Plenty! Finding the initial investment was a real challenge: neither of us had a background in business or food, and with just an idea, breaking into the multiples seemed like a long shot to potential investors. Finally, a family friend agreed to give us £25,000 in return for some equity.

We had a big job on our hands, not only did we have to convince the buyers to list the product, but we had to actually explain to them what it was and why anyone would want to buy it, as they were all totally unfamiliar with the concept of egg whites packaged alone. We were introducing an entirely new product and we had a whole educational job on our hands.

Then there was the question of in-store positioning and which buyer to approach –  in America the eggs are kept in the fridge but in the UK they are not, so there was no obvious place for our egg white to sit.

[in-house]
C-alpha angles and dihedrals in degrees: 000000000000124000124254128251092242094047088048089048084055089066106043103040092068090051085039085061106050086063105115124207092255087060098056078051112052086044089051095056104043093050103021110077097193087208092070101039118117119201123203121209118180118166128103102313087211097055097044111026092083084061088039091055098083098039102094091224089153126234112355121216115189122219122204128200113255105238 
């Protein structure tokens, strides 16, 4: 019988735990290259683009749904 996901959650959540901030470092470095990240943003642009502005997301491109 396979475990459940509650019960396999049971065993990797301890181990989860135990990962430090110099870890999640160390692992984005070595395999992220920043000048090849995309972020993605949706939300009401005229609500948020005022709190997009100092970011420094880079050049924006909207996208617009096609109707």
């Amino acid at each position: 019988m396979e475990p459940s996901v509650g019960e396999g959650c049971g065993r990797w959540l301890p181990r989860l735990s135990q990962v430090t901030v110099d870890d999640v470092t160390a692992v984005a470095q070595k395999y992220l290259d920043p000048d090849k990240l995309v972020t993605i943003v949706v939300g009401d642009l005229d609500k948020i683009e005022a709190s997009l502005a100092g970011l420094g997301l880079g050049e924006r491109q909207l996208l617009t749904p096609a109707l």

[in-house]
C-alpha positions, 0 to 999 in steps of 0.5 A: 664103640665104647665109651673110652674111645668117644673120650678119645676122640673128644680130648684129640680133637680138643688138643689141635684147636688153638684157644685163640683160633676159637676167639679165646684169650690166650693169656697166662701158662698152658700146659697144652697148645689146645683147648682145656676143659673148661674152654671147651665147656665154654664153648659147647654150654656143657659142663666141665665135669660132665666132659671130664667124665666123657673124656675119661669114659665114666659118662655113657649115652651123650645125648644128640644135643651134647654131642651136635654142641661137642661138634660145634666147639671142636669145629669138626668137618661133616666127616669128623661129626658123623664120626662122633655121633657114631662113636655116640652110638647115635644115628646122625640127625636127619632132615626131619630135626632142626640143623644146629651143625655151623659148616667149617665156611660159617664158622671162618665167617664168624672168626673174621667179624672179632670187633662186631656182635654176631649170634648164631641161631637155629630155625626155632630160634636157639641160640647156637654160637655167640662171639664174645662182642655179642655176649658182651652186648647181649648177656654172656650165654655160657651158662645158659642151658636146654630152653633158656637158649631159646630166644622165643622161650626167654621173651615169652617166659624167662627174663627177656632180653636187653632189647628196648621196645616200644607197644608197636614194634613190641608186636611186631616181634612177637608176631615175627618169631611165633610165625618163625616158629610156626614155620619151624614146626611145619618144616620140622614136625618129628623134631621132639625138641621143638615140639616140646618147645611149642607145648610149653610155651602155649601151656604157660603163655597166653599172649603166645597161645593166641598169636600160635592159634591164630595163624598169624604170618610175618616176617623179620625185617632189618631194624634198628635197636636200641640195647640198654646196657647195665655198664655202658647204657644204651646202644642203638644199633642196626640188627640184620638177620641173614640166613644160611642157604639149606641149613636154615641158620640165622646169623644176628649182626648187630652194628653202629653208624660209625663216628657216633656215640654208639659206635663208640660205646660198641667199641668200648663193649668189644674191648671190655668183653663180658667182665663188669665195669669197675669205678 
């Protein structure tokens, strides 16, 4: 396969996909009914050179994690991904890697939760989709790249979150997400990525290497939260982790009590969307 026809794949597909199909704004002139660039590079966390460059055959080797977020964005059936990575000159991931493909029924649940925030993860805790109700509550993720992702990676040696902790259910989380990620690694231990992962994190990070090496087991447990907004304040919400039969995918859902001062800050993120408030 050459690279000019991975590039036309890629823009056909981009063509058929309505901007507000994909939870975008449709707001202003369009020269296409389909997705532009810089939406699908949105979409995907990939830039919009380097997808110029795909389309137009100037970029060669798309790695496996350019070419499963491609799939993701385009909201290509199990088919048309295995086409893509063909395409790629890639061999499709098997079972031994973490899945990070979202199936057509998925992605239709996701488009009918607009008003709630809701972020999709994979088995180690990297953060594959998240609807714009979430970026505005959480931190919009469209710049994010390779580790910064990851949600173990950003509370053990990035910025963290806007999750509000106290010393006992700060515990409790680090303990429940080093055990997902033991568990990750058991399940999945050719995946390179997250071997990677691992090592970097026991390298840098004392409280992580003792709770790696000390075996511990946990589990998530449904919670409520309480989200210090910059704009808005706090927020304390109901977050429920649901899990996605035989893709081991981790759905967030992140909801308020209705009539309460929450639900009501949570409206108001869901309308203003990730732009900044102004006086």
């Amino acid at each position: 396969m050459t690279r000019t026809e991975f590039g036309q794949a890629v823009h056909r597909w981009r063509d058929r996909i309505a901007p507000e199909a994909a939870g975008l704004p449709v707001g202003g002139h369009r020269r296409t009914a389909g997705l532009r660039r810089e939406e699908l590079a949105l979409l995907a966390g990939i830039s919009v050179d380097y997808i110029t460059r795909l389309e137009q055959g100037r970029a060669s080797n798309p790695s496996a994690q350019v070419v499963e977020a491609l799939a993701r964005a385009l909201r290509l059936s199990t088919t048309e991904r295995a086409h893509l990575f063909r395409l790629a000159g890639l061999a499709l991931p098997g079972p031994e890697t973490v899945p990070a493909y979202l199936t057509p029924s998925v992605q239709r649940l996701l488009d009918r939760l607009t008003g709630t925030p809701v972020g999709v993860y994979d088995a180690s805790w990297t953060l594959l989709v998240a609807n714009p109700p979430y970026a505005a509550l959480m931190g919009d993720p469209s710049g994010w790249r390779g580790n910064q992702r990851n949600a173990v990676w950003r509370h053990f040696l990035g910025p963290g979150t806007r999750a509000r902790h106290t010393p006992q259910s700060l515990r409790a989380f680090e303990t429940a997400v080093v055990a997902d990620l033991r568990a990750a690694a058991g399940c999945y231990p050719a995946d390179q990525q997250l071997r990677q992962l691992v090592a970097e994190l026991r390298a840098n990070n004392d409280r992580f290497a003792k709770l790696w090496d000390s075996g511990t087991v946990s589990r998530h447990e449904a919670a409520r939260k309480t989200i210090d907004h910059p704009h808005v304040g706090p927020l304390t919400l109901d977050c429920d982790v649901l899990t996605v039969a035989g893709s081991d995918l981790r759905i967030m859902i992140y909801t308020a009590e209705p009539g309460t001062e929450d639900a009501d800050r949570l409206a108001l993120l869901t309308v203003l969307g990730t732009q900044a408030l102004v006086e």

Starting our business on such a low budget meant that we had to be extremely persistent and innovative in order to get into and remain in the marketplace. It was a question of always thinking outside the box and pushing boundaries – ducking under the red tape at food shows to hand samples to celebrities on stage. When we first got listings in the multiples, we would drive around the country leafleting outside the stores. We couldn’t afford the in-store marketing options so we would go into supermarkets and place our own point-of-sale on the shelves. But this activity came to an end once we were removed by security from a major supermarket chain and got a call from the buyer!